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- Continental Breakfast
- Room service
- Free High-Speed Internet
Photos of Kodai Resort
TripAdvisor Reviews Kodai Resort Kodaikanal
Travel Blogs from Kodaikanal
... is a tiny cave which you can kinda see
from a fence where prehistoric humans use to live but your not really
allowed anywhere near it. I have to say with the roots all drawn out
over the ground the place was really cool and my favoritesite of
the day so I was glad we did not let the monkeys put us off. I was
making a video when the last Indians left and Kirsty ran off with
them so we did not have to walk back alone through monkey territory.
After Guna Cave we ...
... reason’, that we can make more money! Our first horseman is, marketing propaganda which manipulates our perceptions of the world and persuades us we need things we don’t. Next there’s the technology driven obsolescence which creates products with shorter and shorter effective lives. Then we have creativity inflaming our desires with new fashions, technology and celebrity, thus ensuring we accumulate so much more than we will ever be able to use. And finally, ...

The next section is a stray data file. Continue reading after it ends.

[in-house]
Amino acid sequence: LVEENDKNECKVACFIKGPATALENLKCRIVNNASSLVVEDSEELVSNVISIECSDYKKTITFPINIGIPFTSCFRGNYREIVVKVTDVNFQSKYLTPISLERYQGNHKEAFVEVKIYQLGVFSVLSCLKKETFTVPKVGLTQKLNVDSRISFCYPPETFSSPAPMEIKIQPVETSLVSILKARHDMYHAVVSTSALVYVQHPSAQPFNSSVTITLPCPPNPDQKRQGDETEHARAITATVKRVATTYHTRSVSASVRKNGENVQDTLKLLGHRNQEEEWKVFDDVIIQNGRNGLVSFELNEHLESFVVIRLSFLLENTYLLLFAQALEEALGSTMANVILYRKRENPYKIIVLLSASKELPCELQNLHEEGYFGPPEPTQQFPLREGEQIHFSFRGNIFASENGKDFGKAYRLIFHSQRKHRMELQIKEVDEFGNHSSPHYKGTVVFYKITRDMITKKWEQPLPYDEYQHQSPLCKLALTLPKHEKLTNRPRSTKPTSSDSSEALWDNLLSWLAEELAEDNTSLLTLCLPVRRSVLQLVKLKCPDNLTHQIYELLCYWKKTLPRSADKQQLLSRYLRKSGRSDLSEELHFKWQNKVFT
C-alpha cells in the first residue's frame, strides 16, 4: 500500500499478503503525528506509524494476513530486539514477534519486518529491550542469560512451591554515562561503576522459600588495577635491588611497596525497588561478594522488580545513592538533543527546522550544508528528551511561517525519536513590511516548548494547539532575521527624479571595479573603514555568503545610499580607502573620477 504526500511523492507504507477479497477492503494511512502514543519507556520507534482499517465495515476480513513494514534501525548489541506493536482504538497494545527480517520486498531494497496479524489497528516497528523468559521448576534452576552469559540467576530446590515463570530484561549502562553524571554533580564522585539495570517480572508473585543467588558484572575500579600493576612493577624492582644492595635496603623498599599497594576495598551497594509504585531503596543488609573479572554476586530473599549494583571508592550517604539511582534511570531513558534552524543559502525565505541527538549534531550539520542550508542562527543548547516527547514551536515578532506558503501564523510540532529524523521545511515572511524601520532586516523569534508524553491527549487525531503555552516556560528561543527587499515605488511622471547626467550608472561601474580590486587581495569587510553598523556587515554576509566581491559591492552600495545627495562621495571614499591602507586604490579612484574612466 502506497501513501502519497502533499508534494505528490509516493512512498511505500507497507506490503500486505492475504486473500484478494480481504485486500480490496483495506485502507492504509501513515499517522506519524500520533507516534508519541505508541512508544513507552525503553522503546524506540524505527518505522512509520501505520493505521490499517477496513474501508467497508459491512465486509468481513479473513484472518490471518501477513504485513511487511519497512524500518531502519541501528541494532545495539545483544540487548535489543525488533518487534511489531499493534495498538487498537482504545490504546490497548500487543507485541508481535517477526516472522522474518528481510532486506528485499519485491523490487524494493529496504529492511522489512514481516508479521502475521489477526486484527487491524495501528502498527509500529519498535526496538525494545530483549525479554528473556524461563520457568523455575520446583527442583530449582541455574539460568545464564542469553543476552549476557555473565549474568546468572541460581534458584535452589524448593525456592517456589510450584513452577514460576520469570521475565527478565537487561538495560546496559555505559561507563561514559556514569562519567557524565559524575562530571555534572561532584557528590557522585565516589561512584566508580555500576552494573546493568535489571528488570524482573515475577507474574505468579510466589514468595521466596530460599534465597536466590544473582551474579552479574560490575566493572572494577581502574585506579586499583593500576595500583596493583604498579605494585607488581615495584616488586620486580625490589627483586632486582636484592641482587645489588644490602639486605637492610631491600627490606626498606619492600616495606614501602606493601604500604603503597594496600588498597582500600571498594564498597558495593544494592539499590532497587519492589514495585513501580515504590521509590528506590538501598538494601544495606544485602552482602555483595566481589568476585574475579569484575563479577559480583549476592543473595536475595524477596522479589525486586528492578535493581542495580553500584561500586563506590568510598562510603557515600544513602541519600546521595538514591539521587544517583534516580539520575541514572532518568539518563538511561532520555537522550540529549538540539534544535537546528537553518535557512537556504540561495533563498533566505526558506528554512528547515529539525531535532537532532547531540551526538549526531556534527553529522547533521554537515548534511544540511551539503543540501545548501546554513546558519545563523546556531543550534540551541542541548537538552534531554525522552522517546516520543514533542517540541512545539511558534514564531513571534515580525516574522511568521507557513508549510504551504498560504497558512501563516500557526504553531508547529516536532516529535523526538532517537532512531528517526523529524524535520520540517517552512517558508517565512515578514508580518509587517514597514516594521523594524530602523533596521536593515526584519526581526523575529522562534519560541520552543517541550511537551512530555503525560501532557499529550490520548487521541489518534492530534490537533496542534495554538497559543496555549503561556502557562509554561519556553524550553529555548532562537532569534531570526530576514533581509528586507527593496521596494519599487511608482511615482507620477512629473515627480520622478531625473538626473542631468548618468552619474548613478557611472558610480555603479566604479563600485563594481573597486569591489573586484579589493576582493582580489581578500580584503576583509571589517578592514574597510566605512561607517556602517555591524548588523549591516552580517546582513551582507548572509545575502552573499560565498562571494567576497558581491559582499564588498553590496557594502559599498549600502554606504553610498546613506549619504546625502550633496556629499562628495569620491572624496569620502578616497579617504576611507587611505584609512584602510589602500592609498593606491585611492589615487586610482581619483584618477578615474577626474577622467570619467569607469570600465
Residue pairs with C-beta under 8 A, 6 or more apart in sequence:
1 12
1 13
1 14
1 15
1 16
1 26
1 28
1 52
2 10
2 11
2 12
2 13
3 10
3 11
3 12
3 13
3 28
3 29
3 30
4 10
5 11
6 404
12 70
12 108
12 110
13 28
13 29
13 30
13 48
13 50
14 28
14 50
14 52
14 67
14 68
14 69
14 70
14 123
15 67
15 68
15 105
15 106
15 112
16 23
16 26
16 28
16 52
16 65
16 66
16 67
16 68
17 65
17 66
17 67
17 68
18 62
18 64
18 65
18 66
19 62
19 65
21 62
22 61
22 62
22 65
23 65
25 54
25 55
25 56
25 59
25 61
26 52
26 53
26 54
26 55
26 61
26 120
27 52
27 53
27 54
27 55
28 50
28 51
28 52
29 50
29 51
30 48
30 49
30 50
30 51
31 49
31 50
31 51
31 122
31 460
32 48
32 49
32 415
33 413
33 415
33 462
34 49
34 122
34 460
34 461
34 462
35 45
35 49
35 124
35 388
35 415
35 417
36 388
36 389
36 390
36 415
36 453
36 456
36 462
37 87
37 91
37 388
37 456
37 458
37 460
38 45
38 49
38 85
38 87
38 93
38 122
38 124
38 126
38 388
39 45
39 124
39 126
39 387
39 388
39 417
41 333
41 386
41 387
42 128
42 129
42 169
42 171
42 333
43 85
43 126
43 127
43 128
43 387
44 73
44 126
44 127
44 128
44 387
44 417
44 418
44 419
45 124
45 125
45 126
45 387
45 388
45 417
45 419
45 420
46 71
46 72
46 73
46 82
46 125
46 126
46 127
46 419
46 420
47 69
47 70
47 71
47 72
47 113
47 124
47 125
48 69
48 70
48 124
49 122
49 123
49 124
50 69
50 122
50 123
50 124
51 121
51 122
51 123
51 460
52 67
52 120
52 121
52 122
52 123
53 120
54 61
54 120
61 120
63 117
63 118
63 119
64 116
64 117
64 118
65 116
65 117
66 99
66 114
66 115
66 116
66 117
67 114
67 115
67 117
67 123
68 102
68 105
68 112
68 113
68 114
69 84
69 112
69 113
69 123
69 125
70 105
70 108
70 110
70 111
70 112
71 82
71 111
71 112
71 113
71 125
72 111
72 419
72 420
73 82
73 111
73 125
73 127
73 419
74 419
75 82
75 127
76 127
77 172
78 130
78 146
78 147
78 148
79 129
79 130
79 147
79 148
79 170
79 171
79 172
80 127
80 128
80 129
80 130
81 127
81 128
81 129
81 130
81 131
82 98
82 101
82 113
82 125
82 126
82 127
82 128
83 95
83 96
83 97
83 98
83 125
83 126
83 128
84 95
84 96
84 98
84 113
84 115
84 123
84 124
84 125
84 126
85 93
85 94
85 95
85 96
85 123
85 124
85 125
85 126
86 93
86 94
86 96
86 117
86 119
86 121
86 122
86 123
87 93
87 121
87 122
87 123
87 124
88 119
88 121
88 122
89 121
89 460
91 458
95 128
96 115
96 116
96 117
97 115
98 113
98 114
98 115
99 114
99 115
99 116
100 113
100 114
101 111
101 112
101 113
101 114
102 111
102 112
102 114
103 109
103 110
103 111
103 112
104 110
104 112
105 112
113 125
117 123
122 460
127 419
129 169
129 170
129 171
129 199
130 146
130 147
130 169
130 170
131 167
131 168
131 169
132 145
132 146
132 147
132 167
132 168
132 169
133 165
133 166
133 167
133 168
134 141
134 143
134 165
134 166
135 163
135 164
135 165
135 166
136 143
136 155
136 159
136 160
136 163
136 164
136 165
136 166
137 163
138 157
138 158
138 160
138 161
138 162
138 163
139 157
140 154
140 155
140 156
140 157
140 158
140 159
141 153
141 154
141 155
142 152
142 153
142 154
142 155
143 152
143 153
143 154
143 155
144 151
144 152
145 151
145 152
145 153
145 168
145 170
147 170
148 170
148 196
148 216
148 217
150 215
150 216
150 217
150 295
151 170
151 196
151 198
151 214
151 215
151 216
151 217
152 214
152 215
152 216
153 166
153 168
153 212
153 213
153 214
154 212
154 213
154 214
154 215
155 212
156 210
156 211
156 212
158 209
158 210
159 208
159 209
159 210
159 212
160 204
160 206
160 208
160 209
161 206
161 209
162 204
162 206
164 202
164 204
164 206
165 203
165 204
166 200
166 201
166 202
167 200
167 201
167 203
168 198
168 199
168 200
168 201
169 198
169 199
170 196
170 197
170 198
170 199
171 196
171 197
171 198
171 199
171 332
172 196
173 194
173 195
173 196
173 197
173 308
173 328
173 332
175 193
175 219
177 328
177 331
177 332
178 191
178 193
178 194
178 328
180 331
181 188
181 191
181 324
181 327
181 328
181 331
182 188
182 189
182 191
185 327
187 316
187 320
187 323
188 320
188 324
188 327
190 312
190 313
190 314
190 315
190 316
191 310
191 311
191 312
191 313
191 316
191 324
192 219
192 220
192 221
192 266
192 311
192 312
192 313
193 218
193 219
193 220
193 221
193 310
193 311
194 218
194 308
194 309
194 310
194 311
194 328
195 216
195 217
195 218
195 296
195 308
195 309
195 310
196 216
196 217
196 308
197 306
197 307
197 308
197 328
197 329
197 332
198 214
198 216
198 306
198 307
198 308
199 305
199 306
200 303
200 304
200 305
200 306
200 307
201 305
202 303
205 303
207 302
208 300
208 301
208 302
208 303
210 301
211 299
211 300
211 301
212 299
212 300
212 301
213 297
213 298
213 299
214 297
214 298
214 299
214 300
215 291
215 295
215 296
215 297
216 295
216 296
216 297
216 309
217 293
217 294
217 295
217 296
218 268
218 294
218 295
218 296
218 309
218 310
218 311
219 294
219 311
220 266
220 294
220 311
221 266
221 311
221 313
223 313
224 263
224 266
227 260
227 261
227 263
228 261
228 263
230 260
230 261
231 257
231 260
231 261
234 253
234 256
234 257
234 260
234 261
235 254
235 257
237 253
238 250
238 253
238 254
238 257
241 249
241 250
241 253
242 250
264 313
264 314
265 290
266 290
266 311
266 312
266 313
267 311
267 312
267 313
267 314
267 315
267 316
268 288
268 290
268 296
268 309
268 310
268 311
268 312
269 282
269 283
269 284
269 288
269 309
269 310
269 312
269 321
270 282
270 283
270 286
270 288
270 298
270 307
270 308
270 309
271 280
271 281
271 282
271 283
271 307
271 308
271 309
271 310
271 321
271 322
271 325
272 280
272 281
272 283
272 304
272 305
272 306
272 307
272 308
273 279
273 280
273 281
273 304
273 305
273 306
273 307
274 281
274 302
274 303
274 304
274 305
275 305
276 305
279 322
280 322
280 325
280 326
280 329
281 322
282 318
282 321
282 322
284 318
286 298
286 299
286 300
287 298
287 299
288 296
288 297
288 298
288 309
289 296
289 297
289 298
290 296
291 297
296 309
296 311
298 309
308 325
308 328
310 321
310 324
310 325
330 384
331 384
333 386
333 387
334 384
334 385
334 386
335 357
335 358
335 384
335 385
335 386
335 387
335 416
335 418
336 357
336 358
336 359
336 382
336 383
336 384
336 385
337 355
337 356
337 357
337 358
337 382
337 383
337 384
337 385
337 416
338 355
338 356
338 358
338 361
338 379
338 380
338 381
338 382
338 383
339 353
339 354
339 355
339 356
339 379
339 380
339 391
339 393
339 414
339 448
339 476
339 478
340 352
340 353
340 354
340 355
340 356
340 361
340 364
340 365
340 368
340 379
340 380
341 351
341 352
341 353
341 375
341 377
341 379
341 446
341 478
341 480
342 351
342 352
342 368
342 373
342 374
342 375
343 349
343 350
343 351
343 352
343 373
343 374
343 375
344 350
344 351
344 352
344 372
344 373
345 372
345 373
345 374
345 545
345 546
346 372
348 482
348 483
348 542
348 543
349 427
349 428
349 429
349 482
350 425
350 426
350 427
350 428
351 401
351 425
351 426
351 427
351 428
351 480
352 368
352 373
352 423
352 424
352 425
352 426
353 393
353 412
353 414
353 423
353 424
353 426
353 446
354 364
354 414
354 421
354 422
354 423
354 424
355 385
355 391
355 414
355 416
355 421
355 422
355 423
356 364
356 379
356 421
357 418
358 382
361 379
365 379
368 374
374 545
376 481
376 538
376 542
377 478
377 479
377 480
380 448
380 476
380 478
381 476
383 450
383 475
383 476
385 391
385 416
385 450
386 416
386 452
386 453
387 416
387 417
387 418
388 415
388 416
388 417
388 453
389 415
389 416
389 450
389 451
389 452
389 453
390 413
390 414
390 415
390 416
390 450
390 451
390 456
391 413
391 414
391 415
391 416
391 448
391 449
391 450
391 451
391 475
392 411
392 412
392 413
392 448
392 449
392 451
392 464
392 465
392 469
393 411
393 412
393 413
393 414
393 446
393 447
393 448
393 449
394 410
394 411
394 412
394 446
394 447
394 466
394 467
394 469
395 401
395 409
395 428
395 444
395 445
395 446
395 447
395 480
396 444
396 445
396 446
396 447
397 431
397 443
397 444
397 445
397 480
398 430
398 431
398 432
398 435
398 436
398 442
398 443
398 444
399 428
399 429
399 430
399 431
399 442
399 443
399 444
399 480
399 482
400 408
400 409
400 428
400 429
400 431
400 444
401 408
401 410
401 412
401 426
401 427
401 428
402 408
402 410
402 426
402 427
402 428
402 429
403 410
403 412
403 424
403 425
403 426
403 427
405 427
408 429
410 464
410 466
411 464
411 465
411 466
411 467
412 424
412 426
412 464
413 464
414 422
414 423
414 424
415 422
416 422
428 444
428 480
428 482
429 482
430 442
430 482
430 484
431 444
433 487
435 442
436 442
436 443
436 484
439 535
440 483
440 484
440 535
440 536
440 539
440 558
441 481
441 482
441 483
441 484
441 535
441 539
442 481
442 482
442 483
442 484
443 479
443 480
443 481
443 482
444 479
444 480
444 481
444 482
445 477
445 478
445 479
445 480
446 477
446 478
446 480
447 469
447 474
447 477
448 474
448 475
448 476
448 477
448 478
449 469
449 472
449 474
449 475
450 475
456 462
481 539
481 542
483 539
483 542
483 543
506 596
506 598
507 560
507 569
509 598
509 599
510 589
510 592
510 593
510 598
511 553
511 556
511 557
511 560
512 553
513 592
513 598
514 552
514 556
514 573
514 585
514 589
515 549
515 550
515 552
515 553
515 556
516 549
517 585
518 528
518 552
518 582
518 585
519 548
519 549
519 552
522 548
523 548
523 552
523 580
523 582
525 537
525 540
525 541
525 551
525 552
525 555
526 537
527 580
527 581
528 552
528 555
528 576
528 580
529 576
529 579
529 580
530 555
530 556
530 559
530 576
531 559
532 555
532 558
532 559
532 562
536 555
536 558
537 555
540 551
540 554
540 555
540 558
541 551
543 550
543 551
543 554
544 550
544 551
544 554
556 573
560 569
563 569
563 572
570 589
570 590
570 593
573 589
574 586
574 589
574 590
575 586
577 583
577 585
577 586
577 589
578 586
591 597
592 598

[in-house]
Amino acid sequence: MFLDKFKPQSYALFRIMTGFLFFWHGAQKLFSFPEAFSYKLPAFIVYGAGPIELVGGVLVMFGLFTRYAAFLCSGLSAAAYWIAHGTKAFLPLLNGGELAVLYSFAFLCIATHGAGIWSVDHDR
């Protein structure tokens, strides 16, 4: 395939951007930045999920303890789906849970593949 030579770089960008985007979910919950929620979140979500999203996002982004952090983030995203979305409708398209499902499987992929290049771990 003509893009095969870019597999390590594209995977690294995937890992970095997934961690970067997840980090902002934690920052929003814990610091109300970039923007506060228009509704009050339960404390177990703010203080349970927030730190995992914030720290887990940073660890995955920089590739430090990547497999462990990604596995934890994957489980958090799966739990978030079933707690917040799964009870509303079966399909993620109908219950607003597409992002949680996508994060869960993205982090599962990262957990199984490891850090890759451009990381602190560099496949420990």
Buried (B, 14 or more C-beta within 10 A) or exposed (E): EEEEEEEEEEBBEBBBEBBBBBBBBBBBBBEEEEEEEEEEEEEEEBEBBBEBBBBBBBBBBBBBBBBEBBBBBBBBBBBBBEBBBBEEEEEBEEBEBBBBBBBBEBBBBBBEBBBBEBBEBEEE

... mushroom, not sure if it was after feasting on the hallucinatory mushrooms. This came was made popular in the Tamil movie “Guna” where a song “Abhiramiye thalattum …” was shot here. The cave is now called the “Guna Cave”, the cave is 500 feet deep. The tourist guides are pretty good at spotting the time when the mist clears to take picture.
We decide to stop the tour around 2:30 and return to the resort to rest and prepare for ...
... we were making today. Except theirs wasn’t for fun. For them, this trek was the difference between selling their vegetables at the town market or going without a bit of money to clutch in their palms. They made this walk out of necessity, while we did it for pleasure.
When we reached the village, the scene was quiet. A few kids were playing soccer at the village entrance, doing their best to keep the ball from tumbling down the mountain side. The men wore ...
... encounter little shacks, inhabited by local Indians selling bananas and mangoes grown in the surrounding farmlands. Everything feels less tamed, less controlled, as if this is a place where the destiny of the visitor isn’t always glued to the necessity of guard rails, tour guides, and tourist shops. Surely this is due to a combination of India’s poverty and its low marks abroad as a luxury spot, (when was the last time you heard someone was taking a vacation to ...